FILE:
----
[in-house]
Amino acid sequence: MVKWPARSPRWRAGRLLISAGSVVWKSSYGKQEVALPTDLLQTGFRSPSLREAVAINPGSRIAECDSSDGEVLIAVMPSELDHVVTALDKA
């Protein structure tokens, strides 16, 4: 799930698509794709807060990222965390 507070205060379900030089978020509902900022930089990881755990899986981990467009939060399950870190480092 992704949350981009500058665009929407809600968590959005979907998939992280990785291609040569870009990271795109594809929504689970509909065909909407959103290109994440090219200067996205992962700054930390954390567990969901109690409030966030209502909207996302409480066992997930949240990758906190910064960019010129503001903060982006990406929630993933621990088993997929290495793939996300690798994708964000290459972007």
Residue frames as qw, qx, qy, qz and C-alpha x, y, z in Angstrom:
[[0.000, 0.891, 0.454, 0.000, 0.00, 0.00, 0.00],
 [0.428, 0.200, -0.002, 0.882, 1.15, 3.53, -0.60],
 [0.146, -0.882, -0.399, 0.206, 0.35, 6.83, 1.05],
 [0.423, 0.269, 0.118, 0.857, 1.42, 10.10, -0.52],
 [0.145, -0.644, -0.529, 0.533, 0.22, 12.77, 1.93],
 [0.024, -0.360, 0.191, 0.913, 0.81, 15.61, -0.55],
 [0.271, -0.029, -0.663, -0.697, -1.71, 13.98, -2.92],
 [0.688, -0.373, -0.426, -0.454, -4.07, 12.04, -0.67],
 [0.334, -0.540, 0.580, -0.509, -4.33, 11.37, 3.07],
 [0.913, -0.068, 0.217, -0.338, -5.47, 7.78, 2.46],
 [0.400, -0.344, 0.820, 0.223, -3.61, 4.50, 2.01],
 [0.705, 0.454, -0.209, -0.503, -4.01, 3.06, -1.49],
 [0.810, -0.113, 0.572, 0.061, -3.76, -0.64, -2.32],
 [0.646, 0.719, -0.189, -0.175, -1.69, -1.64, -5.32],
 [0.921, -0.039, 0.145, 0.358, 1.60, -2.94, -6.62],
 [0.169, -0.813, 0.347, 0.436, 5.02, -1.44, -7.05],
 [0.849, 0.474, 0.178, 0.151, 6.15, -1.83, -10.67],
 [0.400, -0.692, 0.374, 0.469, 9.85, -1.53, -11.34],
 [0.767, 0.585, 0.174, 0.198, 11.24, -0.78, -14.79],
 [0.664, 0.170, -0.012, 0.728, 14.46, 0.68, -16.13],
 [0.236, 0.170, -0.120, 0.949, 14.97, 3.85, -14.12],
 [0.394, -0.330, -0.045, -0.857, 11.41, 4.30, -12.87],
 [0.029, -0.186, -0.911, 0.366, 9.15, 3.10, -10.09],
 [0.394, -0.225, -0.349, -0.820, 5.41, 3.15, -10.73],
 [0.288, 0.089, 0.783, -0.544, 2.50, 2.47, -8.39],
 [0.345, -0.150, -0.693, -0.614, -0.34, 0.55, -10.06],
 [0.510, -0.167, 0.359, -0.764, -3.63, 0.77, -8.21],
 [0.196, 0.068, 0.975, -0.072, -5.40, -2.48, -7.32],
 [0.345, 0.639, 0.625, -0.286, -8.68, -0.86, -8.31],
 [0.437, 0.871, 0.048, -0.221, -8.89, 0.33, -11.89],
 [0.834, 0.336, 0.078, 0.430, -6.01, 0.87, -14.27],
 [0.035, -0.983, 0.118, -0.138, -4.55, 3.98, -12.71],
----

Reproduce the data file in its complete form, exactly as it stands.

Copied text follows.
[in-house]
Amino acid sequence: MVKWPARSPRWRAGRLLISAGSVVWKSSYGKQEVALPTDLLQTGFRSPSLREAVAINPGSRIAECDSSDGEVLIAVMPSELDHVVTALDKA
């Protein structure tokens, strides 16, 4: 799930698509794709807060990222965390 507070205060379900030089978020509902900022930089990881755990899986981990467009939060399950870190480092 992704949350981009500058665009929407809600968590959005979907998939992280990785291609040569870009990271795109594809929504689970509909065909909407959103290109994440090219200067996205992962700054930390954390567990969901109690409030966030209502909207996302409480066992997930949240990758906190910064960019010129503001903060982006990406929630993933621990088993997929290495793939996300690798994708964000290459972007």
Residue frames as qw, qx, qy, qz and C-alpha x, y, z in Angstrom:
[[0.000, 0.891, 0.454, 0.000, 0.00, 0.00, 0.00],
 [0.428, 0.200, -0.002, 0.882, 1.15, 3.53, -0.60],
 [0.146, -0.882, -0.399, 0.206, 0.35, 6.83, 1.05],
 [0.423, 0.269, 0.118, 0.857, 1.42, 10.10, -0.52],
 [0.145, -0.644, -0.529, 0.533, 0.22, 12.77, 1.93],
 [0.024, -0.360, 0.191, 0.913, 0.81, 15.61, -0.55],
 [0.271, -0.029, -0.663, -0.697, -1.71, 13.98, -2.92],
 [0.688, -0.373, -0.426, -0.454, -4.07, 12.04, -0.67],
 [0.334, -0.540, 0.580, -0.509, -4.33, 11.37, 3.07],
 [0.913, -0.068, 0.217, -0.338, -5.47, 7.78, 2.46],
 [0.400, -0.344, 0.820, 0.223, -3.61, 4.50, 2.01],
 [0.705, 0.454, -0.209, -0.503, -4.01, 3.06, -1.49],
 [0.810, -0.113, 0.572, 0.061, -3.76, -0.64, -2.32],
 [0.646, 0.719, -0.189, -0.175, -1.69, -1.64, -5.32],
 [0.921, -0.039, 0.145, 0.358, 1.60, -2.94, -6.62],
 [0.169, -0.813, 0.347, 0.436, 5.02, -1.44, -7.05],
 [0.849, 0.474, 0.178, 0.151, 6.15, -1.83, -10.67],
 [0.400, -0.692, 0.374, 0.469, 9.85, -1.53, -11.34],
 [0.767, 0.585, 0.174, 0.198, 11.24, -0.78, -14.79],
 [0.664, 0.170, -0.012, 0.728, 14.46, 0.68, -16.13],
 [0.236, 0.170, -0.120, 0.949, 14.97, 3.85, -14.12],
 [0.394, -0.330, -0.045, -0.857, 11.41, 4.30, -12.87],
 [0.029, -0.186, -0.911, 0.366, 9.15, 3.10, -10.09],
 [0.394, -0.225, -0.349, -0.820, 5.41, 3.15, -10.73],
 [0.288, 0.089, 0.783, -0.544, 2.50, 2.47, -8.39],
 [0.345, -0.150, -0.693, -0.614, -0.34, 0.55, -10.06],
 [0.510, -0.167, 0.359, -0.764, -3.63, 0.77, -8.21],
 [0.196, 0.068, 0.975, -0.072, -5.40, -2.48, -7.32],
 [0.345, 0.639, 0.625, -0.286, -8.68, -0.86, -8.31],
 [0.437, 0.871, 0.048, -0.221, -8.89, 0.33, -11.89],
 [0.834, 0.336, 0.078, 0.430, -6.01, 0.87, -14.27],
 [0.035, -0.983, 0.118, -0.138, -4.55, 3.98, -12.71],